The other thing I am absolutely sure of when it comes to my kinfolk in West Virginia is that what is needed in their region is the pure Gospel confessed and practiced in their midst. Come to think of it, I'm pretty sure that this is what is needed everywhere in our country and all over the world. Lutherans should be doing Lutheran mission work wherever they go, wholly committed to presenting the pure Gospel of our Lord Jesus Christ in confession and practice, unwilling to compromise that in any way, for the saving of souls wherever they find themselves. That requires a commitment to our confession of the faith, which flows from an unwavering confidence that our confession is true. This, of course, is the hard way of doing things. It is much easier to compromise and adapt to our surroundings in order to fit in. But, this should not be an option for Lutherans, not if we actually believe in our confession.
Lastly, those who continue to make the argument that different cultures require us to abandon the historic liturgy and employ different worship forms would do well to remember that the historic liturgy of the Christian Church has been employed throughout the world, across actual cultural divides, for quite some time. The theological principle employed in this regard by Christians throughout history has been that the Church has her own distinct culture which must be maintained wherever she finds herself. Worldly cultures cannot be allowed to influence the Church's culture in such a way that her culture would be altered and no longer identifiable. On the contrary, the Church's culture is to have an impact on the worldly culture, no matter how diverse it is from place to place, so that those who are drawn in from the world are drawn into a decidedly different culture from the one in which they live out their daily lives. In other words, the Church must always remain distinct from the world. That's a decidedly Biblical principle and one in which true Lutherans continue to confess to this day.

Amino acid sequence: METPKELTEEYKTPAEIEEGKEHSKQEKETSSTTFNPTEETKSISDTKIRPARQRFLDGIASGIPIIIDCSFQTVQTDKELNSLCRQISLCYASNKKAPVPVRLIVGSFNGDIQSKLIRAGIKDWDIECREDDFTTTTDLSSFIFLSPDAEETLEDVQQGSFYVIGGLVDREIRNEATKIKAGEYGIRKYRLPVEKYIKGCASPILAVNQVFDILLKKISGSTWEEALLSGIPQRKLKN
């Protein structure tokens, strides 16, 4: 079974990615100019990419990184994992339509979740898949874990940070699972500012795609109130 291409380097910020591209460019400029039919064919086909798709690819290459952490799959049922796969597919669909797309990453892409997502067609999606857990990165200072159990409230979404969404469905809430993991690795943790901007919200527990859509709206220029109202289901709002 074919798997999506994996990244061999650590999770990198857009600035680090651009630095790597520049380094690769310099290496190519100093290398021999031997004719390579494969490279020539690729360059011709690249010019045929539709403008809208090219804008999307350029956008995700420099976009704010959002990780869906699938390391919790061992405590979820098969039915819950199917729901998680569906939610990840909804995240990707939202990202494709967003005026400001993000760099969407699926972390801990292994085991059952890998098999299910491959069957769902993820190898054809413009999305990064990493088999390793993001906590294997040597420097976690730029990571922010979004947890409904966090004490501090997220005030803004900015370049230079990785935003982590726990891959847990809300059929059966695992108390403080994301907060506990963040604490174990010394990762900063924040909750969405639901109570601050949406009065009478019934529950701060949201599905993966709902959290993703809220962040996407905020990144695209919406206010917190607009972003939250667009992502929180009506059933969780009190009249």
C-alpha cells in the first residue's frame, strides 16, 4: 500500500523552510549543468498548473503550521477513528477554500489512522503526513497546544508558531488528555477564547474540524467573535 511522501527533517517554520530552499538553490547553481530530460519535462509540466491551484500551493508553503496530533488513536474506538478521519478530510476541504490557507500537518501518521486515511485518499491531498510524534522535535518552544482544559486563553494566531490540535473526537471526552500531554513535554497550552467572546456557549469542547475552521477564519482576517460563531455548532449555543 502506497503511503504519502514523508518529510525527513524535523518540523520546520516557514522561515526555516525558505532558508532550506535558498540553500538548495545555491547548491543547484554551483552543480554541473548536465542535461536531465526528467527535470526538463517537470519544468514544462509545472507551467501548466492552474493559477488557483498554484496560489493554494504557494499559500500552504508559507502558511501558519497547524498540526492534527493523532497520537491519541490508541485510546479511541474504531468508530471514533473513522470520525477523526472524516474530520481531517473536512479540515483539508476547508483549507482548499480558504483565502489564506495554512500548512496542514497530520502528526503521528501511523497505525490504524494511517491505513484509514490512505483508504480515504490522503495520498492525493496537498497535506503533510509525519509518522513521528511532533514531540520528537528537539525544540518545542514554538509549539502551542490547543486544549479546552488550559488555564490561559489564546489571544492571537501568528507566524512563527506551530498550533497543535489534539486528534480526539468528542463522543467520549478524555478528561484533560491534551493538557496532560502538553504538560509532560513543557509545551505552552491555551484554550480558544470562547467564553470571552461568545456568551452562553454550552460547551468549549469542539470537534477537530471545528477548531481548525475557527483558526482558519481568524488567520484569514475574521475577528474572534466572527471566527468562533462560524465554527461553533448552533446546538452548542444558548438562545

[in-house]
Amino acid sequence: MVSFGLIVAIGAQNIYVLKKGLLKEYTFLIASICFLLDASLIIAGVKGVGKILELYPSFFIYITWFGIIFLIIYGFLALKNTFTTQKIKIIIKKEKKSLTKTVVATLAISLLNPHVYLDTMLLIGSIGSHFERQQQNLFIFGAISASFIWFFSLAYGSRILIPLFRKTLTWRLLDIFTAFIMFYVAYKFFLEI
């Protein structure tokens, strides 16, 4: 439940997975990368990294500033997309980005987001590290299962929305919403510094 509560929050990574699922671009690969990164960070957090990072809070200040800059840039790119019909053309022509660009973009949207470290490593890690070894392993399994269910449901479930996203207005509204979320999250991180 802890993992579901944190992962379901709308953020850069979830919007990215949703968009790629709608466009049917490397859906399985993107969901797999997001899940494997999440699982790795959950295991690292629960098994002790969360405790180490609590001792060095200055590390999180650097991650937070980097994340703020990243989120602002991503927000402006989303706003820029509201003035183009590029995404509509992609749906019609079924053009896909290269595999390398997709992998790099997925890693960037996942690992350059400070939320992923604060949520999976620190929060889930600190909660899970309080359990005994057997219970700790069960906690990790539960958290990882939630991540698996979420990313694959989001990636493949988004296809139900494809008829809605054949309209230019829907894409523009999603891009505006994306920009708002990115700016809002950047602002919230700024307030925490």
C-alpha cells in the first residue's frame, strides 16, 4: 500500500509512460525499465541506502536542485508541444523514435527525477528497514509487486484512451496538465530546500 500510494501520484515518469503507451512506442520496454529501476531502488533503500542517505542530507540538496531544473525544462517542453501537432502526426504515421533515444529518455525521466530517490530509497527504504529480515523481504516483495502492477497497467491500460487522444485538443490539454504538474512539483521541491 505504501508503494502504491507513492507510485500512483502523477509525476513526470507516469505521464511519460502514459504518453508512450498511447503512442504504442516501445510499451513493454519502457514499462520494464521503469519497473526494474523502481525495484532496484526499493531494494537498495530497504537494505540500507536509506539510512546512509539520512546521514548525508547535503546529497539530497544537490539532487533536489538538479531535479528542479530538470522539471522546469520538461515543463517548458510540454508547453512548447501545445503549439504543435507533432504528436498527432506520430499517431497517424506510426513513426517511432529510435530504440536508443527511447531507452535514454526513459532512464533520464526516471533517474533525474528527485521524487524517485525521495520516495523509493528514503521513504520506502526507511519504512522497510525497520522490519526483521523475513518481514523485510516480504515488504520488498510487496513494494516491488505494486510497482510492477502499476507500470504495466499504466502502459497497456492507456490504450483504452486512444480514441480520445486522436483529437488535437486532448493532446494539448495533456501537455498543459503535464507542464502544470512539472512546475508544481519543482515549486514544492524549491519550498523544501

If the historic liturgy works among Lutherans in Africa and Haiti and Russia and Sweden and in many other parts of the world, where there really are vast differences between cultures, one wonders how any sane Lutheran can actually try to advance the argument that it won't play in this or that region of our own country, where we share a culture that is far more common than diverse. The only plausible explanation for this is that such Lutherans simply don't like being Lutherans. Or, am I missing something?